Date of Degree
William T. Gallo
Graphic cigarette warnings; Smoking; Southeast Asia; Tobacco policy; Tobacco use
The objective of this dissertation was to investigate the impact of graphic cigarette warning label policies enacted in Thailand and Malaysia on youth and adult smoking outcomes. We sought to examine the effect of the policy on youth smoking intention, susceptibility, and behaviors. Among adults, who were all baseline smokers, we sought to examine the effects of graphic warning labels on smoking intensity, quit attempts, and cessation. Secondary data were utilized from the International Tobacco Control (ITC) South East Asia (SEA) Survey, a nationally representative cohort survey for which eight years of data spanning from 2005 to 2012 were available. Multiple wave-pairs of data were analyzed concurrently using generalized estimating equations (GEEs) with the predictors measured at a baseline wave (wave t) predicting outcomes measured at the next wave, the outcome wave (wave t + 1). Thus, it was possible for participants to provide data for multiple wave-pairs which increased the power of the study.
We analyzed our data using two approaches. In our first approach, we utilized a quasi-experimental design capturing the time period after which Thailand had enacted the policy, but prior to policy implementation in Malaysia. Using this approach, outcomes were assessed for our Thai sample using the Malaysian sample as a control, whereby country differences reflected the effects of the graphic warning label policy. In our second approach, we limited the data to the post-policy implementation period in both countries to assess the effect of frequency of exposure to graphic warning labels on smoking outcomes among youth and adults. We employed measures of risk cognition and label salience as proxies for frequency of exposure, due to the potential collinearity between smoking status and exposure to warning labels which may have contaminated our analyses of smoking outcomes.
This study found that graphic cigarette warning labels significantly reduced future smoking intention among Thai male youth smokers, as well as increased the odds of intending to quit smoking within 6 months. Among female never-smokers, the policy decreased intention to smoke. We also found high cognition of risk to be significantly associated with decreased susceptibility to smoking, decreased odds of smoking initiation, and reduced smoking intensity among male youth.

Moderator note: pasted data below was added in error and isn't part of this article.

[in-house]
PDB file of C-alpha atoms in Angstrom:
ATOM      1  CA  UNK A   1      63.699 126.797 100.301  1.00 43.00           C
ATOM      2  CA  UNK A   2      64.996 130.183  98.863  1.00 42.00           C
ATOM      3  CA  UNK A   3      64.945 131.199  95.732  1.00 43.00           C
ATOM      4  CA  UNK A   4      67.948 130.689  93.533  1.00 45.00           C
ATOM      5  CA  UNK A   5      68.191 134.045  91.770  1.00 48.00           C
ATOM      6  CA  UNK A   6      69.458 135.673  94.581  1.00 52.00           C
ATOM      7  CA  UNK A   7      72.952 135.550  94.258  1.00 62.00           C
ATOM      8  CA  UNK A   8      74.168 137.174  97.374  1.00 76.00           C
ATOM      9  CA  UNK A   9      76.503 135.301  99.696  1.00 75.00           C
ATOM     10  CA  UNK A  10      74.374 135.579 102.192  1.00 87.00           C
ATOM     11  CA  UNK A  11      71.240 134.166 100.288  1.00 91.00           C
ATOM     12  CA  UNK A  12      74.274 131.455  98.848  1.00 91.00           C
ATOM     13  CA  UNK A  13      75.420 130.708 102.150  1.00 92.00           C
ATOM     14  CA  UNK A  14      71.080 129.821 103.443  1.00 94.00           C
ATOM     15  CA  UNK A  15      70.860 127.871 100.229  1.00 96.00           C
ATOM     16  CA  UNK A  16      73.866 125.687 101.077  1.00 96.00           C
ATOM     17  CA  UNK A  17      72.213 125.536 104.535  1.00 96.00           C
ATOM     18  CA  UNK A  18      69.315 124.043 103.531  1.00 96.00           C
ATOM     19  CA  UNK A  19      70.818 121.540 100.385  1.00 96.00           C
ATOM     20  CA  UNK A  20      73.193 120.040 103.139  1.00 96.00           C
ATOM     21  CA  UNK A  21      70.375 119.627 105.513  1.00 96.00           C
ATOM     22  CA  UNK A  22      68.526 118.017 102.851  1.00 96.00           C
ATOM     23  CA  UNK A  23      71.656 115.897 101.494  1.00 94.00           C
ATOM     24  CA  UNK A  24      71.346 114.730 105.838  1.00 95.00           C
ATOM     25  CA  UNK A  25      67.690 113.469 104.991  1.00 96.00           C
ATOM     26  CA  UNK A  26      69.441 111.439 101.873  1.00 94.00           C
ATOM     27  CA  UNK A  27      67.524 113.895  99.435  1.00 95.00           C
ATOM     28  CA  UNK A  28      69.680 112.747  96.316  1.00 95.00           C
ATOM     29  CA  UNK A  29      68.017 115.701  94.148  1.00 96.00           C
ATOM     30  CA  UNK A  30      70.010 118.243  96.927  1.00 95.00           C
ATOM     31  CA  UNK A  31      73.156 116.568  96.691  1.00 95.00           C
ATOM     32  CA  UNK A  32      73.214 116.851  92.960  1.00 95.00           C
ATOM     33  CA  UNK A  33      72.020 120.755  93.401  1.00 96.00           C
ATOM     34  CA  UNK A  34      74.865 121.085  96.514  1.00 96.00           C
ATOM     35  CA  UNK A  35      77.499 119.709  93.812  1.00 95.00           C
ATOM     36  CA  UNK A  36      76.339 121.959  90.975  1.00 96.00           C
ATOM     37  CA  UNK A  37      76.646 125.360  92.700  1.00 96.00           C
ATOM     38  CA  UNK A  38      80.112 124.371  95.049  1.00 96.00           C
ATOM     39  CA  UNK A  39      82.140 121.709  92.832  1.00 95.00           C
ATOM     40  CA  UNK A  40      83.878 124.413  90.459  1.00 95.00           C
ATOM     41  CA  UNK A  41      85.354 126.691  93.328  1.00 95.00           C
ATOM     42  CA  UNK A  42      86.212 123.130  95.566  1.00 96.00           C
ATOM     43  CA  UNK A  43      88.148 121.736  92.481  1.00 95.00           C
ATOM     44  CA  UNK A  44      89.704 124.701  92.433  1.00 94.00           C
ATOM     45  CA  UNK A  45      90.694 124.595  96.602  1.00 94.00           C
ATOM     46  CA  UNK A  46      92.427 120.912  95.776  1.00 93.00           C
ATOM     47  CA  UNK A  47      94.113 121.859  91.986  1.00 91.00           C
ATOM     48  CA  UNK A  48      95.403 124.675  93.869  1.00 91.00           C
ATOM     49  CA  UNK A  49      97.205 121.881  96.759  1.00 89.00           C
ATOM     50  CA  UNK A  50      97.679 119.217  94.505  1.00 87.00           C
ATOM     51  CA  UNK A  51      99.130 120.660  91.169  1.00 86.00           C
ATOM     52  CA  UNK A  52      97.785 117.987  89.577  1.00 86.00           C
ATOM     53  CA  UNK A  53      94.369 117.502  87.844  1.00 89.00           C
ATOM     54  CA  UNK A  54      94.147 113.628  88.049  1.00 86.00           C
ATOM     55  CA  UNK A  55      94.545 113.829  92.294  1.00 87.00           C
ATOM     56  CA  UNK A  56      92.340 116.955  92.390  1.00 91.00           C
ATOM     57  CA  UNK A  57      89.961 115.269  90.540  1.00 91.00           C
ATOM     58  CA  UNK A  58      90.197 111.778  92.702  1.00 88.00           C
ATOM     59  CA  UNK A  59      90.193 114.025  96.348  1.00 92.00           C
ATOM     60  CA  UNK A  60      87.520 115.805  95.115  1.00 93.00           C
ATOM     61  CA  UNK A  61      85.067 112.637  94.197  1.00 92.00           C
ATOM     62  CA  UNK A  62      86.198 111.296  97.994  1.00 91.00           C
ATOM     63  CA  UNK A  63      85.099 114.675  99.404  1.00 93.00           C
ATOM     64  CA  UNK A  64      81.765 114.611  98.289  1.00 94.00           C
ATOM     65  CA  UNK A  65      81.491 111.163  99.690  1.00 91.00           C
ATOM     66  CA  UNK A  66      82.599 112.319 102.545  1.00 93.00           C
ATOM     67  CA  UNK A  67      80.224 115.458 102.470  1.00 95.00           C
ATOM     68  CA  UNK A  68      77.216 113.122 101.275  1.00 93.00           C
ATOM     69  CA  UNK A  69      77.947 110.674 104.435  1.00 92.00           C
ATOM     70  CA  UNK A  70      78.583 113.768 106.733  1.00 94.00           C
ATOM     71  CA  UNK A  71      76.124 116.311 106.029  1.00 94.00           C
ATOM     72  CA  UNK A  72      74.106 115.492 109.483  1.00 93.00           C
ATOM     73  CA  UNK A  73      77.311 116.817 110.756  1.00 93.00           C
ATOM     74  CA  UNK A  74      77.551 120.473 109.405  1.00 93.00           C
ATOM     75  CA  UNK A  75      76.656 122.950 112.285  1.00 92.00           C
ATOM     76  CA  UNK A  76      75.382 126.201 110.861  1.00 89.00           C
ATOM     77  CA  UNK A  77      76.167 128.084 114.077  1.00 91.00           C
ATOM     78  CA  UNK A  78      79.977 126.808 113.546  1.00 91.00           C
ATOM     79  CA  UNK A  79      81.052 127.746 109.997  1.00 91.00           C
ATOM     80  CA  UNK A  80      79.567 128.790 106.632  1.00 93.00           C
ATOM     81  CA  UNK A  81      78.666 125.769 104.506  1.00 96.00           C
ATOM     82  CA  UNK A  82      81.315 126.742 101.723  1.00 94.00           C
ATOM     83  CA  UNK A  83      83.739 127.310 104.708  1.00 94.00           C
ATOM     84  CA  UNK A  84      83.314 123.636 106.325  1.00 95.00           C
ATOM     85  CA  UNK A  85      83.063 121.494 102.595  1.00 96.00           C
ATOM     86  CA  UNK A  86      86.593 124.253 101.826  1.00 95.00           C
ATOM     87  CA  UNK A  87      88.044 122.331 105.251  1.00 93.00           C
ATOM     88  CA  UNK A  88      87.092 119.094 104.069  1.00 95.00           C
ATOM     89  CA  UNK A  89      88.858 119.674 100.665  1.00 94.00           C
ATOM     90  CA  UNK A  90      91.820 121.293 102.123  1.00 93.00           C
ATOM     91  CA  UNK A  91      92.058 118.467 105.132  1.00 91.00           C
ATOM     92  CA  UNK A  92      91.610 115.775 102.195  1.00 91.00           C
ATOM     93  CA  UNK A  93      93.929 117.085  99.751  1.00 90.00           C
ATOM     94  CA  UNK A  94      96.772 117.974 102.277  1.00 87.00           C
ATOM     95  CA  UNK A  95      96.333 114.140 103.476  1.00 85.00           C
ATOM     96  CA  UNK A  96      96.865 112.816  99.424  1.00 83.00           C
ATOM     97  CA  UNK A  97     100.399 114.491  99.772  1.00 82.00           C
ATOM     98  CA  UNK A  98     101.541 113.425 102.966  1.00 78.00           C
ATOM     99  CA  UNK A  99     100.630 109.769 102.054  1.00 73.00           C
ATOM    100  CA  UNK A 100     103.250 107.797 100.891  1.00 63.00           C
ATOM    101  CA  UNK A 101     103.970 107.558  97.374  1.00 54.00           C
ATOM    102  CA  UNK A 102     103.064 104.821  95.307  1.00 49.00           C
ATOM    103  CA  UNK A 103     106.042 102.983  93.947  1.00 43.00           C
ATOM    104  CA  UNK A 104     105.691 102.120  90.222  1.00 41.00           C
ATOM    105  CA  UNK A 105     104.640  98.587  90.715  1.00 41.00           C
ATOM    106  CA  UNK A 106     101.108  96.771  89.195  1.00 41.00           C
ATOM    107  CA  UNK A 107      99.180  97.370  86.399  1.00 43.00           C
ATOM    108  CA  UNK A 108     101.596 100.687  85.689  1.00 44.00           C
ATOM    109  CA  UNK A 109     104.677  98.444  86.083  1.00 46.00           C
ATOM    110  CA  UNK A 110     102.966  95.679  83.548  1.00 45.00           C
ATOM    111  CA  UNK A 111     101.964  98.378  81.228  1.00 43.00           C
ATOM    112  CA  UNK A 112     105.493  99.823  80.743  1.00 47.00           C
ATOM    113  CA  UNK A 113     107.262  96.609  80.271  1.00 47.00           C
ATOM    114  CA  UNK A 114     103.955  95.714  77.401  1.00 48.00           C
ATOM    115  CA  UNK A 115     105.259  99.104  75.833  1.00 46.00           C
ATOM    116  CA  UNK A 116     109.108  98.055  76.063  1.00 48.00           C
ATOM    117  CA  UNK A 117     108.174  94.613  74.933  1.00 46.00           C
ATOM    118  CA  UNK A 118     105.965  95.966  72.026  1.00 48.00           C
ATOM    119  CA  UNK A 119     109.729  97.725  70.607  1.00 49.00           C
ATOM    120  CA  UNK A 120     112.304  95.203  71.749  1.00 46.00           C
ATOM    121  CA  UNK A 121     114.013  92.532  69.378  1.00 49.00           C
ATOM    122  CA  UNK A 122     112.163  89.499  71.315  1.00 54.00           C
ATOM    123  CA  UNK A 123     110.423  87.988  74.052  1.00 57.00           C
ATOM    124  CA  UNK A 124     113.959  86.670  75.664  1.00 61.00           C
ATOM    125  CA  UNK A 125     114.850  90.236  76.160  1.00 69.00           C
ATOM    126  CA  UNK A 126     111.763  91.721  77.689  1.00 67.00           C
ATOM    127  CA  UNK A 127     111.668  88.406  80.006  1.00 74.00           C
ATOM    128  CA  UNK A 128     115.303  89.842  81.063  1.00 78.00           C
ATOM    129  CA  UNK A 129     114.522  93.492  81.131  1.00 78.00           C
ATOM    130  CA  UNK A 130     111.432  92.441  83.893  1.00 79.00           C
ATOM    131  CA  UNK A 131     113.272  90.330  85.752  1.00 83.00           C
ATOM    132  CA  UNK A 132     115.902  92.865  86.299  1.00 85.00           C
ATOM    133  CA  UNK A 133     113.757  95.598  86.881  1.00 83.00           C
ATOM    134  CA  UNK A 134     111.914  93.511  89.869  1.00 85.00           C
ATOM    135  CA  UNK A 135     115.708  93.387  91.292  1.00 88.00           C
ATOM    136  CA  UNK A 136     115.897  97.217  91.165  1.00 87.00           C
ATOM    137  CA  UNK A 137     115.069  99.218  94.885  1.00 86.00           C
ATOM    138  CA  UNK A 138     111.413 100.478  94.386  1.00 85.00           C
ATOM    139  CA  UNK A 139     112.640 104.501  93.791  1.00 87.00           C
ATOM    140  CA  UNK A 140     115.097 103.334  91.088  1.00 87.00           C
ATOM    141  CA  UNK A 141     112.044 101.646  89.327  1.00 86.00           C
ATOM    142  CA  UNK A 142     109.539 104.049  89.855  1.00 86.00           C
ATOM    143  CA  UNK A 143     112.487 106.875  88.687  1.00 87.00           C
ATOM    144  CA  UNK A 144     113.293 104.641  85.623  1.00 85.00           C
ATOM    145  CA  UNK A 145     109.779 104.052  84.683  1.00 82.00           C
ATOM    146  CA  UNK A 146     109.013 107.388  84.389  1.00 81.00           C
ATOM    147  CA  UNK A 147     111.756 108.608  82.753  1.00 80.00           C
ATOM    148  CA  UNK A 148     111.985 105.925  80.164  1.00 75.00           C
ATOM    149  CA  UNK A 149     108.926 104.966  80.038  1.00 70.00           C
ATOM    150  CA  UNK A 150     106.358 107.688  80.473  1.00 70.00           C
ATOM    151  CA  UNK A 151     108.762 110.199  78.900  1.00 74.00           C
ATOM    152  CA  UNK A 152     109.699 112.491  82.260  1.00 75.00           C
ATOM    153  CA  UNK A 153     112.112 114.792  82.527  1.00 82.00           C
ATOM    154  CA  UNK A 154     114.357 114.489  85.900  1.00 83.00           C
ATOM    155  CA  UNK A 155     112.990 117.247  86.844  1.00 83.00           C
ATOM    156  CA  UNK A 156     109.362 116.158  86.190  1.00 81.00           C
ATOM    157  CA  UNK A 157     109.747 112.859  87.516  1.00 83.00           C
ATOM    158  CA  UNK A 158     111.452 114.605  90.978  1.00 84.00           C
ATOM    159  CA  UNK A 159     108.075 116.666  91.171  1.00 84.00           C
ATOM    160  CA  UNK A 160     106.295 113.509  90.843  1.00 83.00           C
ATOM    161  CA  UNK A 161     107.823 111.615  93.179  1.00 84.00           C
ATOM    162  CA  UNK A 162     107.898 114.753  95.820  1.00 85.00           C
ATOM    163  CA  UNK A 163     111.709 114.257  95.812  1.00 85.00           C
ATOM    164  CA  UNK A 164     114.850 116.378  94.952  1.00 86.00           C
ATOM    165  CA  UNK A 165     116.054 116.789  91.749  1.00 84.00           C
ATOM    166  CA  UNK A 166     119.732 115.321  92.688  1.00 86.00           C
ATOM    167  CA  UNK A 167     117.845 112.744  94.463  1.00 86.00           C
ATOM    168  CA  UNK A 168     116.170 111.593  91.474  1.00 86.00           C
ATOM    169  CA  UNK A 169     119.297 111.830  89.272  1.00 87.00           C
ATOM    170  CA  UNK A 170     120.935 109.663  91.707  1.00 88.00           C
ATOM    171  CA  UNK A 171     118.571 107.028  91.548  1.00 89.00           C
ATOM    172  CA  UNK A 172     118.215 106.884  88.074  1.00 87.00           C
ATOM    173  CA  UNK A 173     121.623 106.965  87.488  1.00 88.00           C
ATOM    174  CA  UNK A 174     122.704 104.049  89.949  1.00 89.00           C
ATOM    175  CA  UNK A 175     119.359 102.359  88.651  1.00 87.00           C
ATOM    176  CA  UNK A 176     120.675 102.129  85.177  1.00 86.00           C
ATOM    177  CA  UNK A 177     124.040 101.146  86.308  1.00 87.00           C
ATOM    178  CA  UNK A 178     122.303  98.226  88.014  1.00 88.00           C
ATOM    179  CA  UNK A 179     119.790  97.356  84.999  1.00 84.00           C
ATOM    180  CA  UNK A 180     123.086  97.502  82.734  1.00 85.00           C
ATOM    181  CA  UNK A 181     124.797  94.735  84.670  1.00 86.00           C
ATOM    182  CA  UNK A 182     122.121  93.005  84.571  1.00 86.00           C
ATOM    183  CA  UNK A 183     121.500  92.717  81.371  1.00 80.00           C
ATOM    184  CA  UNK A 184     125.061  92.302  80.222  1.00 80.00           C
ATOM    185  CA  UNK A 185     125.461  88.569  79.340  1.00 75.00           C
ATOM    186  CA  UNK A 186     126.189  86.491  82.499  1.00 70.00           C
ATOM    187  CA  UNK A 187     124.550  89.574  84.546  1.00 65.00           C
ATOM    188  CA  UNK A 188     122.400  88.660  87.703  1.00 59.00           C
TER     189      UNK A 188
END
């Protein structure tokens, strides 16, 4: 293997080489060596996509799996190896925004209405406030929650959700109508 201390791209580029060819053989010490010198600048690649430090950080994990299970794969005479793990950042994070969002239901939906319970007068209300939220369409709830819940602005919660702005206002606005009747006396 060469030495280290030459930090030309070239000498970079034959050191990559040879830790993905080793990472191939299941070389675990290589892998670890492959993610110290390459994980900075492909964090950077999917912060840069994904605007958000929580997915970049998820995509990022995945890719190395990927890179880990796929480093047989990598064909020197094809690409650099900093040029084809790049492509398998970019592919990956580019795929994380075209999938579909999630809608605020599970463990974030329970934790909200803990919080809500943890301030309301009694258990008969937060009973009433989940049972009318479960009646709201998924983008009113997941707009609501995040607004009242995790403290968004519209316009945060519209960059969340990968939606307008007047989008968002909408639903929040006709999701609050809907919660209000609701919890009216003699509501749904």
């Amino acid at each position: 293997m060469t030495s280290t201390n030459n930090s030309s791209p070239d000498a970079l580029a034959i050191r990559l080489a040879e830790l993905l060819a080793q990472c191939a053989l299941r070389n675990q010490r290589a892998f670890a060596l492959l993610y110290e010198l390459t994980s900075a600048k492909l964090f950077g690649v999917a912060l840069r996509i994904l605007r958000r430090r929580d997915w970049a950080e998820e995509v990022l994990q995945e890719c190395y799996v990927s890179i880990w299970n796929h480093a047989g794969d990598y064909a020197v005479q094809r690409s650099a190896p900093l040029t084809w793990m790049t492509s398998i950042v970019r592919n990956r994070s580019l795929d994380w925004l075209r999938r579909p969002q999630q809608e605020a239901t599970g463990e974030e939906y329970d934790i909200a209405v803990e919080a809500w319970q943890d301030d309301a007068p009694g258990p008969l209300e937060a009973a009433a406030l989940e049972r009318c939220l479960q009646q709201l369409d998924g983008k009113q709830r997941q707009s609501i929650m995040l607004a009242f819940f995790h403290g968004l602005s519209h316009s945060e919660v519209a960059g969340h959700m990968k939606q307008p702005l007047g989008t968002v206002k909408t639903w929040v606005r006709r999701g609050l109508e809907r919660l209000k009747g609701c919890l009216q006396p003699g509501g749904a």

Among adult smokers, our findings indicate that any label salience was associated with increased odds of attributing quit status to warning labels among male smokers in Thailand and all adult smokers in Thailand (versus no salience). High label salience was associated with increased odds of making a quit attempt among male smokers in Thailand, all smokers in Thailand, and male smokers in Thailand and Malaysia (versus low salience); and increased odds of attributing quit status to warning labels among male smokers in Thailand and all adult smokers in Thailand (versus low salience). A secondary goal of our research was to explore purchasing loose cigarettes, or loosies, as an effect modifier of the association between label salience and smoking outcomes. The investigation of loosies is imperative, as some researchers have raised concerns that smokers will employ avoidance tactics such as covering cigarette packs or purchasing loosies to avoid graphic labels. Our findings indicate that loosies are actually associated with positive smoking outcomes: among smokers reporting any label salience, we found reduced odds of high intensity smoking among smokers in Thailand and Malaysia who purchased loosies (versus those who did not purchase loosies). Among respondents who reported high salience, we found reduced odds of high intensity smoking among smokers in Thailand and Malaysia who purchased loosies (versus those who did not purchase loosies).
In conclusion, the findings of this study support the effectiveness of graphic cigarette warning labels in reducing intention to smoke and smoking behaviors among youth and adults in Southeast Asia. If current trends persist, tobacco will kill more than 8 million people worldwide annually by the year 2030, with 80 percent of these deaths in low- and middle-income countries. It is imperative that we continue to support the implementation of cost-effective public health policies to reverse these trends and reduce smoking-related morbidity and mortality.
Steier, Jessica Brooke, "Investigation of the Effects of Graphic Cigarette Warning Labels on Youth and Adult Smoking Behavior in Southeast Asia" (2015). CUNY Academic Works.